As with other parts of the global economy, COVID-19 has led to rapid changes in transport trends. The chart below shows overall trends for driving, walking and public transport for Australia as of July 17.
Unfortunately, the current lockdown of metropolitan Melbourne, which is at odds with trends in Australia’s other biggest cities, is skewing the national average. These data, provided by Apple Mobility Trends, are available for many cities, regions and countries around the world.
Updated daily, the data provide a measure of trends in transport use since early January 2020. The chart below summarises the changes since then in driving, walking and public transport for Brisbane, Sydney, Melbourne, Adelaide and Perth.
With the exception of Melbourne, driving has recovered and is now noticeably above pre-pandemic levels.
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Public transport use is still well below baseline levels. It is recovering – again except for Melbourne – but slowly. The exception is Adelaide where public transport is only slightly below the baseline.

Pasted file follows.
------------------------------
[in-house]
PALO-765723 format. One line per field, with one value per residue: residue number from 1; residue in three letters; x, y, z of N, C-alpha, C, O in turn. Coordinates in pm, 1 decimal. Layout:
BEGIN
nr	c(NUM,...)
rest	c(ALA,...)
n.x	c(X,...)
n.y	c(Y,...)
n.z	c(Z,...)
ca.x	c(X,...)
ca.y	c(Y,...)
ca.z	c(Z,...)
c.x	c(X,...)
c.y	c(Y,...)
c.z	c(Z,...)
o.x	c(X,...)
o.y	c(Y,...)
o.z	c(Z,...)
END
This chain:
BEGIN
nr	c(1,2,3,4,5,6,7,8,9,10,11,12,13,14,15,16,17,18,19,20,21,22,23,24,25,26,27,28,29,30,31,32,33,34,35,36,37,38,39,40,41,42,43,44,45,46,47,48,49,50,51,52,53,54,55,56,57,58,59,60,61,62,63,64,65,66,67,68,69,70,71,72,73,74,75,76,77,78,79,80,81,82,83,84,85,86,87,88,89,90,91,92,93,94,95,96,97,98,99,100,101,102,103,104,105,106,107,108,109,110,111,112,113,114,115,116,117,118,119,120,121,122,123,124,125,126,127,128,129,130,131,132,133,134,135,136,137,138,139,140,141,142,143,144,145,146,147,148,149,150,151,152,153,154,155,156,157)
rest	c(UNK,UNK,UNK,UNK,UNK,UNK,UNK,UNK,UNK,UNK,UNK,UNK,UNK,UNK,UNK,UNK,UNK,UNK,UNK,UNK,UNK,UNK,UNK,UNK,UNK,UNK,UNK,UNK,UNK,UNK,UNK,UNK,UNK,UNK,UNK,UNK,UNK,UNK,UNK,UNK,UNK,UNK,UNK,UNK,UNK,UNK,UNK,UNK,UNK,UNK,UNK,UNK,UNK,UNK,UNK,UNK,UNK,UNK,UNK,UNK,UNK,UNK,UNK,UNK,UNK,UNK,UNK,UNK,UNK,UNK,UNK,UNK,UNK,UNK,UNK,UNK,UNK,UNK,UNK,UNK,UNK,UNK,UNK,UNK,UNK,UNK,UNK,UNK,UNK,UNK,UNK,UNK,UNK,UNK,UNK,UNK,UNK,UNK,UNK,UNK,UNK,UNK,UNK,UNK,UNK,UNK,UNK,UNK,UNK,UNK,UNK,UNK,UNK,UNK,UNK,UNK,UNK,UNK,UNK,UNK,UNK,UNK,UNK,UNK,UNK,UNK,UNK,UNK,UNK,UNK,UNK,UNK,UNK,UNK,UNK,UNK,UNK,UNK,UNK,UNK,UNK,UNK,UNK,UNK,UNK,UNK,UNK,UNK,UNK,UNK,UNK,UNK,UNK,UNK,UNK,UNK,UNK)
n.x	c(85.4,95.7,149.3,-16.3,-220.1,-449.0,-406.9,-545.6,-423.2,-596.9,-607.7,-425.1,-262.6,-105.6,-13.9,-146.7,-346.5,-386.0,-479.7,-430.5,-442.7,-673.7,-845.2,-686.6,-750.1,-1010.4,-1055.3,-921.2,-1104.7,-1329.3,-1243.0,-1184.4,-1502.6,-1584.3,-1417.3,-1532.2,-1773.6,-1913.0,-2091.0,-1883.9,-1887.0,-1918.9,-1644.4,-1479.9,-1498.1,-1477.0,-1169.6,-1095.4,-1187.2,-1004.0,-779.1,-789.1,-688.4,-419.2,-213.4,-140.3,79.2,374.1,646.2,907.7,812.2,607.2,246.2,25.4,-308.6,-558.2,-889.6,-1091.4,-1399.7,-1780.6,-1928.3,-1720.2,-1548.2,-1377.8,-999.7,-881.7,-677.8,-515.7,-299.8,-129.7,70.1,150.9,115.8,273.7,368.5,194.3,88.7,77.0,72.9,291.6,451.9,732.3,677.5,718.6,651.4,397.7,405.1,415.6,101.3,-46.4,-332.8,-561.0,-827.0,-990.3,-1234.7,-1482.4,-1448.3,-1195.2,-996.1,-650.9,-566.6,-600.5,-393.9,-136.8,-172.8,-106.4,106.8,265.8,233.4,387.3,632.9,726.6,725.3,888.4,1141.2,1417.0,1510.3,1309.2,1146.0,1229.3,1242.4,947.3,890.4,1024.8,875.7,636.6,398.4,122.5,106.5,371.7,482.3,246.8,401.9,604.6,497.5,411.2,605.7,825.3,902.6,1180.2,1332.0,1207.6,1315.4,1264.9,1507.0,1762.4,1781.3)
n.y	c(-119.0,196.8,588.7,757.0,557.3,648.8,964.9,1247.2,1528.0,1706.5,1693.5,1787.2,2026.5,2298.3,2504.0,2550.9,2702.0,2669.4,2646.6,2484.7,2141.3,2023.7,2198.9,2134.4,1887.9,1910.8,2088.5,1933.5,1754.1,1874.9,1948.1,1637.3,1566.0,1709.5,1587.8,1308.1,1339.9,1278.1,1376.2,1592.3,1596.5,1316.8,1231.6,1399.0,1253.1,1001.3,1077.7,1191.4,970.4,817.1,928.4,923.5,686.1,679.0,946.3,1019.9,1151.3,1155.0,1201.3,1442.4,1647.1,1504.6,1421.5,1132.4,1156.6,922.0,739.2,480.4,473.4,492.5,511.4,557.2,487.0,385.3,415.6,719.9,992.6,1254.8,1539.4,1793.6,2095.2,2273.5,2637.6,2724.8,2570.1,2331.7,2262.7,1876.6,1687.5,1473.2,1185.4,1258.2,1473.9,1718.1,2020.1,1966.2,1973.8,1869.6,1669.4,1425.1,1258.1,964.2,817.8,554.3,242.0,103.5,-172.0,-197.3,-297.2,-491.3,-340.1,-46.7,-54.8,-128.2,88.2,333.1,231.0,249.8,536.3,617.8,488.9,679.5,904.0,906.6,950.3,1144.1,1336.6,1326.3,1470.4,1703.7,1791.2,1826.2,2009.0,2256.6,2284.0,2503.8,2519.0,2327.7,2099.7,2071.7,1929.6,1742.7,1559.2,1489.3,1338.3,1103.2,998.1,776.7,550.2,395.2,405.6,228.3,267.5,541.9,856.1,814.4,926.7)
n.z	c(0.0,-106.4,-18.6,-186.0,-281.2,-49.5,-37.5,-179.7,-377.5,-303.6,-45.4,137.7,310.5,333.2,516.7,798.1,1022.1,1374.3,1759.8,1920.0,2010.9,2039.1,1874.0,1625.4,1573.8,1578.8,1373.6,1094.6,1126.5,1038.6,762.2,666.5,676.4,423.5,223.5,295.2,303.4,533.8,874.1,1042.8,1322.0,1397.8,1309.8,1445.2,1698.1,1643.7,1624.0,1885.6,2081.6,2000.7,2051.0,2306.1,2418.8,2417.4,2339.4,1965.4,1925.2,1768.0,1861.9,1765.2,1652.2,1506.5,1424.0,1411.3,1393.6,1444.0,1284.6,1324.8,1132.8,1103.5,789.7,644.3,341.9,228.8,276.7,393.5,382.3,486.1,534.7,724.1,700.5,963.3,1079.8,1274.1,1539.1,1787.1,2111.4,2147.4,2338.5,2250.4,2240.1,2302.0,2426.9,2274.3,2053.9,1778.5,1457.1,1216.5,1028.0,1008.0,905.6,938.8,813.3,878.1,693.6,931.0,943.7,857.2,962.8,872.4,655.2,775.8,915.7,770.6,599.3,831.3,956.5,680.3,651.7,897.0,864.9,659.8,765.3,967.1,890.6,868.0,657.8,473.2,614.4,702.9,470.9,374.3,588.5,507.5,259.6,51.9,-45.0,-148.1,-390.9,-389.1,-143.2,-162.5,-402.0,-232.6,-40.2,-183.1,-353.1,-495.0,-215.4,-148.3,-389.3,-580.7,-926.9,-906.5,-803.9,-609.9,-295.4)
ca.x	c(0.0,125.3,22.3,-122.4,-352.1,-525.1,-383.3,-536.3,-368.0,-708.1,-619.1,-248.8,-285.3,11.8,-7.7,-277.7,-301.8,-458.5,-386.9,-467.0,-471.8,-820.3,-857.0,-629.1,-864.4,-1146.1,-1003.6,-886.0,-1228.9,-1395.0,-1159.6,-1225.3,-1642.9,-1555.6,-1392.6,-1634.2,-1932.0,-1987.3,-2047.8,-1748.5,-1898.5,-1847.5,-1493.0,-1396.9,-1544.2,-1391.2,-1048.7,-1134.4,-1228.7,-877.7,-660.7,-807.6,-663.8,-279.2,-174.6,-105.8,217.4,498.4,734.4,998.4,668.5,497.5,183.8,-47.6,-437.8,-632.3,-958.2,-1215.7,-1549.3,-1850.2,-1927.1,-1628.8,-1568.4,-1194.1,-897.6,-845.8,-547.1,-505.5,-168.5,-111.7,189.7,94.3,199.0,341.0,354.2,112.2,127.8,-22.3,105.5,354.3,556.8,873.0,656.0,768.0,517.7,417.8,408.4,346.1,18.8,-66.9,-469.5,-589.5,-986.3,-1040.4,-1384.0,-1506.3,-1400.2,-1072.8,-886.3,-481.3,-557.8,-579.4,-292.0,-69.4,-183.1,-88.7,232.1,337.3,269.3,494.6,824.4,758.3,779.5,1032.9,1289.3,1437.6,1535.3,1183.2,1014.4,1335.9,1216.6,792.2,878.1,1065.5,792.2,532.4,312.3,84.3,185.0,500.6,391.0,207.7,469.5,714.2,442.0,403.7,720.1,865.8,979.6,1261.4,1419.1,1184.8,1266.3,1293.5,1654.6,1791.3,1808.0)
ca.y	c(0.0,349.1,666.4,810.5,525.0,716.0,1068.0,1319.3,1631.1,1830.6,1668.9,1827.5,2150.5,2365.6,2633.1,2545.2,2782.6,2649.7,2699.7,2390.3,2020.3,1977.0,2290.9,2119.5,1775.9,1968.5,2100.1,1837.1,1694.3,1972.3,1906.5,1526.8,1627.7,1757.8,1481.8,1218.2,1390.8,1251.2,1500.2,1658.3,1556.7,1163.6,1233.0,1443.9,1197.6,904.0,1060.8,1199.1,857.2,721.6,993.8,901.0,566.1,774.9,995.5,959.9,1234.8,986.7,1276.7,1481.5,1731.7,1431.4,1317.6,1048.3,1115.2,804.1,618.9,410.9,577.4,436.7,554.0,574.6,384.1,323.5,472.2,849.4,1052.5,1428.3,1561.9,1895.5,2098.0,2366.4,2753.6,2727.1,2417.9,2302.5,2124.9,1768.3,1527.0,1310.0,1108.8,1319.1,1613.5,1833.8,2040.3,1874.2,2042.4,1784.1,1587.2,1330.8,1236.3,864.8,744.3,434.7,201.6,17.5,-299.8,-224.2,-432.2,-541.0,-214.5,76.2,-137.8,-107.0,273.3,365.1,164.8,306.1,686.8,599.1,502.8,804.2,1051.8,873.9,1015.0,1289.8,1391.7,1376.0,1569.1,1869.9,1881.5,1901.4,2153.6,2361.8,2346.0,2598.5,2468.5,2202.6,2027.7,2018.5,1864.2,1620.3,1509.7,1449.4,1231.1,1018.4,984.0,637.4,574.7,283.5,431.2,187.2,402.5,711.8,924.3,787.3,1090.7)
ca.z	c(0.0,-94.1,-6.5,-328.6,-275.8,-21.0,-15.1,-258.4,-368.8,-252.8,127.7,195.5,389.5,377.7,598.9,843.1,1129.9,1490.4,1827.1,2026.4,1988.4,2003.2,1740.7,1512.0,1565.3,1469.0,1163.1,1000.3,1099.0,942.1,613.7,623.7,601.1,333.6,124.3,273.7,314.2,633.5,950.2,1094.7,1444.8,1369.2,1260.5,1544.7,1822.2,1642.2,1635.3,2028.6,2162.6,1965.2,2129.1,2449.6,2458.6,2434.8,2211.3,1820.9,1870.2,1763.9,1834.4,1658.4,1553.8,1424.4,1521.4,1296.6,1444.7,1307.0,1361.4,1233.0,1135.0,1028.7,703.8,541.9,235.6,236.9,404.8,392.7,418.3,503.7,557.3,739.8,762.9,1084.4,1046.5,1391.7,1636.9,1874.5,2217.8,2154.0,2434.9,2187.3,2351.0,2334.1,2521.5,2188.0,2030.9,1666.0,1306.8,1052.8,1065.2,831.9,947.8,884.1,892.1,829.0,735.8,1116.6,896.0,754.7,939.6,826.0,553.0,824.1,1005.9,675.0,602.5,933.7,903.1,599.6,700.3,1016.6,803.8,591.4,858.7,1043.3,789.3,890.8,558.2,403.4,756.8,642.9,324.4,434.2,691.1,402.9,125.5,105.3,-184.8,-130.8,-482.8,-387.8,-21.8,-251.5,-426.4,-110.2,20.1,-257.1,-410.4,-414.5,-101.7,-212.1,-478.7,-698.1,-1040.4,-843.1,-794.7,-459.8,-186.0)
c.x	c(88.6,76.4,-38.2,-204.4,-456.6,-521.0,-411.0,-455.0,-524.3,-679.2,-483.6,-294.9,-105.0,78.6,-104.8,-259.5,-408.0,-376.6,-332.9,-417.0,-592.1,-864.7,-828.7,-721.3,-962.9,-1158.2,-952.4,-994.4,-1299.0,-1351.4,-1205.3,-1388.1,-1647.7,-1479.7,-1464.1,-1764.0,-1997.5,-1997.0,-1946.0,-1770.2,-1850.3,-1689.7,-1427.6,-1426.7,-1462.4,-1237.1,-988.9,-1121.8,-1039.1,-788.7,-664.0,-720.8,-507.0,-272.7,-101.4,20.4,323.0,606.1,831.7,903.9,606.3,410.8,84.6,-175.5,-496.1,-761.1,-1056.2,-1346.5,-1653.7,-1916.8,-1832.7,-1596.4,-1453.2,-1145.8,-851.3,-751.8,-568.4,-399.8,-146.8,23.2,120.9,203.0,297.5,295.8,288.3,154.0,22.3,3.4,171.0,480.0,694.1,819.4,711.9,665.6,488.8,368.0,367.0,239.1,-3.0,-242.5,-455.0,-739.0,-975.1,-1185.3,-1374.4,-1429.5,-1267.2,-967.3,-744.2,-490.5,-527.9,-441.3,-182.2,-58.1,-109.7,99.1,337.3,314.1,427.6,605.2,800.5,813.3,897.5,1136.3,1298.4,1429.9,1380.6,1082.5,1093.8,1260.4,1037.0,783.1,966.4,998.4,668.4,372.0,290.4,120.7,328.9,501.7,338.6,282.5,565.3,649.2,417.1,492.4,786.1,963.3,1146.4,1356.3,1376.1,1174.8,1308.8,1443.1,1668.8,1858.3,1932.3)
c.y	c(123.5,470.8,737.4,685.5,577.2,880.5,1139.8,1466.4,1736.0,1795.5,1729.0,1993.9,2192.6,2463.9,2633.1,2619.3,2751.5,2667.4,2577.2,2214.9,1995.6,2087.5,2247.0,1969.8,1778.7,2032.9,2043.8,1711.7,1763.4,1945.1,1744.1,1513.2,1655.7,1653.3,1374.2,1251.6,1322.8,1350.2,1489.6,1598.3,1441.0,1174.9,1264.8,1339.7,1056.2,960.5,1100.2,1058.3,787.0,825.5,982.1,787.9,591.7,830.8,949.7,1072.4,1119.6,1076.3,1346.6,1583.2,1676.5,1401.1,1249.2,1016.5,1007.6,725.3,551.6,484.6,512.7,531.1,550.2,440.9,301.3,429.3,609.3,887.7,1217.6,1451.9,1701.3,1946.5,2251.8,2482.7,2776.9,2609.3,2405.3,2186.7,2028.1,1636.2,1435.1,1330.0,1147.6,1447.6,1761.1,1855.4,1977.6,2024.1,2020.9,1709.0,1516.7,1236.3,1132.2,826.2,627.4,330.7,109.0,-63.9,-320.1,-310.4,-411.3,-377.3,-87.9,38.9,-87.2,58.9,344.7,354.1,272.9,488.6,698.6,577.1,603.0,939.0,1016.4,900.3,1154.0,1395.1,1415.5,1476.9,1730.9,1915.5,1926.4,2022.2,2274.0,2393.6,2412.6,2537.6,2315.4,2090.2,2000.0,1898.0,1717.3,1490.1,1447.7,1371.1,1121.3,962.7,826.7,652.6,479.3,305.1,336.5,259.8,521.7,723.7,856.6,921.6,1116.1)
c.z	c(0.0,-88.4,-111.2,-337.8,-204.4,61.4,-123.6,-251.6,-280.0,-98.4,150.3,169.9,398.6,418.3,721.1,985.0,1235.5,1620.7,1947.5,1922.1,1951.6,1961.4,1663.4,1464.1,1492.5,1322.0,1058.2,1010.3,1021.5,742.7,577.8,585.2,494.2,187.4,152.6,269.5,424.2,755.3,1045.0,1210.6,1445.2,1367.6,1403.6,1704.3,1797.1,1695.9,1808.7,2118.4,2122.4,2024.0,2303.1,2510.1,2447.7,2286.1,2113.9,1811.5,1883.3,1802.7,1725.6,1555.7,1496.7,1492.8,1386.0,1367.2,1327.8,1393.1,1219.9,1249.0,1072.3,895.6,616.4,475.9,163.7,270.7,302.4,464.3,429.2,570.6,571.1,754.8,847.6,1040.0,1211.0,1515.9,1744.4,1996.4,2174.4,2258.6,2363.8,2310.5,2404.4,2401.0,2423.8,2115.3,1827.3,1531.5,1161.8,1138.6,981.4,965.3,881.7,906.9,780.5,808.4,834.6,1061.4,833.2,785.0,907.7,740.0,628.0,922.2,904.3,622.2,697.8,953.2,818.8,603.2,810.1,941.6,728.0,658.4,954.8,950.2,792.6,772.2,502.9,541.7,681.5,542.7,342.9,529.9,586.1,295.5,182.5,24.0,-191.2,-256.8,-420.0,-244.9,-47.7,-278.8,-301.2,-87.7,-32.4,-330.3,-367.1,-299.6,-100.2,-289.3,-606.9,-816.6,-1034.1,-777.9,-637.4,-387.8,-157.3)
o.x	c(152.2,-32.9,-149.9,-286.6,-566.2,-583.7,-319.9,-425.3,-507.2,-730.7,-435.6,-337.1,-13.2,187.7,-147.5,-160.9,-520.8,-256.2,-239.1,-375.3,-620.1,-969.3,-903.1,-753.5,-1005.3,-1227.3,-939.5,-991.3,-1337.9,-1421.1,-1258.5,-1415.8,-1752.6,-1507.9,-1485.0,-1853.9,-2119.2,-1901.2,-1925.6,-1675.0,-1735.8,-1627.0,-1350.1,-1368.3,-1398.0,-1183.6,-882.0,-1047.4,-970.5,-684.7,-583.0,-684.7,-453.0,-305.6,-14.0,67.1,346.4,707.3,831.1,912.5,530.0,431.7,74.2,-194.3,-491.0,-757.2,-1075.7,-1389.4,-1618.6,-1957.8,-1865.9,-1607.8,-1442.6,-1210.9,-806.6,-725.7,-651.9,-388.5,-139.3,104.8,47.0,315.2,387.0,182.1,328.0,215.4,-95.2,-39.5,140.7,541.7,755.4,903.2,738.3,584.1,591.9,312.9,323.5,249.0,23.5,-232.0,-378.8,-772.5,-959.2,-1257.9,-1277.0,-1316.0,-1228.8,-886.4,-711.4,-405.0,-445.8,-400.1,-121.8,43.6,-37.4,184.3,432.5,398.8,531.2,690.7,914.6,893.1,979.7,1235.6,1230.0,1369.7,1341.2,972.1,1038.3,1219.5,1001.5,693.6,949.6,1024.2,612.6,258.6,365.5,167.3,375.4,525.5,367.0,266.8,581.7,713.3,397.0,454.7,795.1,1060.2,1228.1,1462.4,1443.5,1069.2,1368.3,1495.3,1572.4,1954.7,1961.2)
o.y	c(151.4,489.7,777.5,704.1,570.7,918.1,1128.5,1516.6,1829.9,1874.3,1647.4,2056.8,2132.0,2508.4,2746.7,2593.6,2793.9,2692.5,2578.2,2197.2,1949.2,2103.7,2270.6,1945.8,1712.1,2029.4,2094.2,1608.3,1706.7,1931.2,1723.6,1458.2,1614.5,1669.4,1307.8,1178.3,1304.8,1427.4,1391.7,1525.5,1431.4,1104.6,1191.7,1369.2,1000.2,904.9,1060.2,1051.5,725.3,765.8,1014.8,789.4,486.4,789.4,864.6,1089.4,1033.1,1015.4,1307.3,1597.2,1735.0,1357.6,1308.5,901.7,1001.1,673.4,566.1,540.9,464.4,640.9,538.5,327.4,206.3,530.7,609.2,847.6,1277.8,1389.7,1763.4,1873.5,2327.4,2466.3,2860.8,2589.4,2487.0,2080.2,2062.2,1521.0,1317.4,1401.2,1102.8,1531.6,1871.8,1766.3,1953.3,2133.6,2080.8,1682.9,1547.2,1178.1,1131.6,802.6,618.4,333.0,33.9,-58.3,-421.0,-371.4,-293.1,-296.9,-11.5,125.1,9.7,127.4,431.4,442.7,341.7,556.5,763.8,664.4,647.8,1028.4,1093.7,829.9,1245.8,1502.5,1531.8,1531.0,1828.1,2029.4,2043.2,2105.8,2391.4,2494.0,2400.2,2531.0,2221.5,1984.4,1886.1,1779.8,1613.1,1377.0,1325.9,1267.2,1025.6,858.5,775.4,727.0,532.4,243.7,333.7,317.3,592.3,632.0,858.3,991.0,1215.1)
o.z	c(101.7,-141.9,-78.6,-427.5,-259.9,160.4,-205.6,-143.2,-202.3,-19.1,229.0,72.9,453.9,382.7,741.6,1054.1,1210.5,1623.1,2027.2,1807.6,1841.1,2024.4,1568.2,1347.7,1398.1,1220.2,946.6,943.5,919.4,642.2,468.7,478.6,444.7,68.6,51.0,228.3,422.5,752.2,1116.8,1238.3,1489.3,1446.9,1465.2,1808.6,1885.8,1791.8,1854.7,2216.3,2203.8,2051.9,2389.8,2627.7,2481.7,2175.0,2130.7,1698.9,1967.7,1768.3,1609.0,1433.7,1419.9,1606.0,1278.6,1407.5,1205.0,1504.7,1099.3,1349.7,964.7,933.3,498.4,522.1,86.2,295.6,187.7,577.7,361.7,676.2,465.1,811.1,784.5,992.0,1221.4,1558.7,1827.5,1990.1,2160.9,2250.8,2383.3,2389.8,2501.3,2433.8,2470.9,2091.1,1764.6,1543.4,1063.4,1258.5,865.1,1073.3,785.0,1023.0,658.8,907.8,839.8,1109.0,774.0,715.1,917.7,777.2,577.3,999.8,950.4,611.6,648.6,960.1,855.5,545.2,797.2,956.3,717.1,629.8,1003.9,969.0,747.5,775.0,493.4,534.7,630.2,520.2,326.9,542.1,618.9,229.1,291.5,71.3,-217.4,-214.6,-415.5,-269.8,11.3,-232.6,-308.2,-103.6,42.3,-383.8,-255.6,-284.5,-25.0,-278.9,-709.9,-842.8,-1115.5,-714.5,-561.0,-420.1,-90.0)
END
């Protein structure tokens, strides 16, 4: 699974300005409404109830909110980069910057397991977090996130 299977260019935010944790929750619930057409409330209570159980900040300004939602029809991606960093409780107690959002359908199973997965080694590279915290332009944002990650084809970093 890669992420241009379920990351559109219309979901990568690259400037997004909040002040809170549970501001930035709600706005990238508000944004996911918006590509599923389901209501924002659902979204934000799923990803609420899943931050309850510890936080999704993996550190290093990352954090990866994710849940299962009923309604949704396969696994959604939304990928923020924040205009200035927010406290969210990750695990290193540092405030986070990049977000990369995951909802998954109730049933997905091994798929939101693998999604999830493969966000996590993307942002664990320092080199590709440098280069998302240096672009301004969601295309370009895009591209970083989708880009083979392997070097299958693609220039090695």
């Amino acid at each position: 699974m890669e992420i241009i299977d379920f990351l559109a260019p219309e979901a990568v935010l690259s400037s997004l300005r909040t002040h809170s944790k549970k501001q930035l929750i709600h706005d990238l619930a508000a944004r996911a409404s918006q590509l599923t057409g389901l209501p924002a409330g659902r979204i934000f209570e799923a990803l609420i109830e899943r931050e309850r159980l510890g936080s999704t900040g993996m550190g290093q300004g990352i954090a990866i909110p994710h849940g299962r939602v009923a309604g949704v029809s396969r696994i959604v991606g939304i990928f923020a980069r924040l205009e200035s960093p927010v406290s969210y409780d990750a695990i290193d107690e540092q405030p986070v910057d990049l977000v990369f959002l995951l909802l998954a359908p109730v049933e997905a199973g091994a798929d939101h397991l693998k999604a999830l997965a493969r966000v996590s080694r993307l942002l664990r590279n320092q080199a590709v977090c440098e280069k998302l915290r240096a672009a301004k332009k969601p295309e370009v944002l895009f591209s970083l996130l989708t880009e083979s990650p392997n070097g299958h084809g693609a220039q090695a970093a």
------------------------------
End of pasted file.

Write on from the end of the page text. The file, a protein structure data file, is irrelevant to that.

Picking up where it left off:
Walking is doing better than public transport. Adelaide, Brisbane and Perth are slightly above the baseline, while Sydney is slightly below it. Melbourne is still down by about a half.
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The chart below shows the largest declines in driving, walking and public transport were recorded in the period April 4-11. Most of the lowest values coincided with Easter holidays. However, regardless of the holiday, this was the period when levels of transport use were lowest.
The declines are fairly consistent across the cities. For driving, the declines were around 70%. For walking, the declines ranged from 65% to 80%. Public transport recorded declines of 80-89%.
The recovery in driving is due, in part, to it being seen as having a lower risk of COVID-19 infection. People see public transport as the least safe because of the difficulties of social distancing on potentially crowded commutes.
A study in early March by an MIT economist amplified these fears by associating public transport in New York City with higher rates of COVID-19 infection. Unfortunately, the research had some significant flaws. Health experts have since indicated there is little evidence public transport has been the source of any COIVD-19 infections.
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Neverthess, public transport agencies are in serious financial trouble. In the US, experts are warning that, without large federal subsidies, public transport services are facing drastic cuts, which will impact where people live and work. Such shifts pose a threat to the economic viability of cities.
What is known about other transport modes? While comprehensive datasets are not available, evidence is emerging of the impacts on ride, bike and scooter sharing.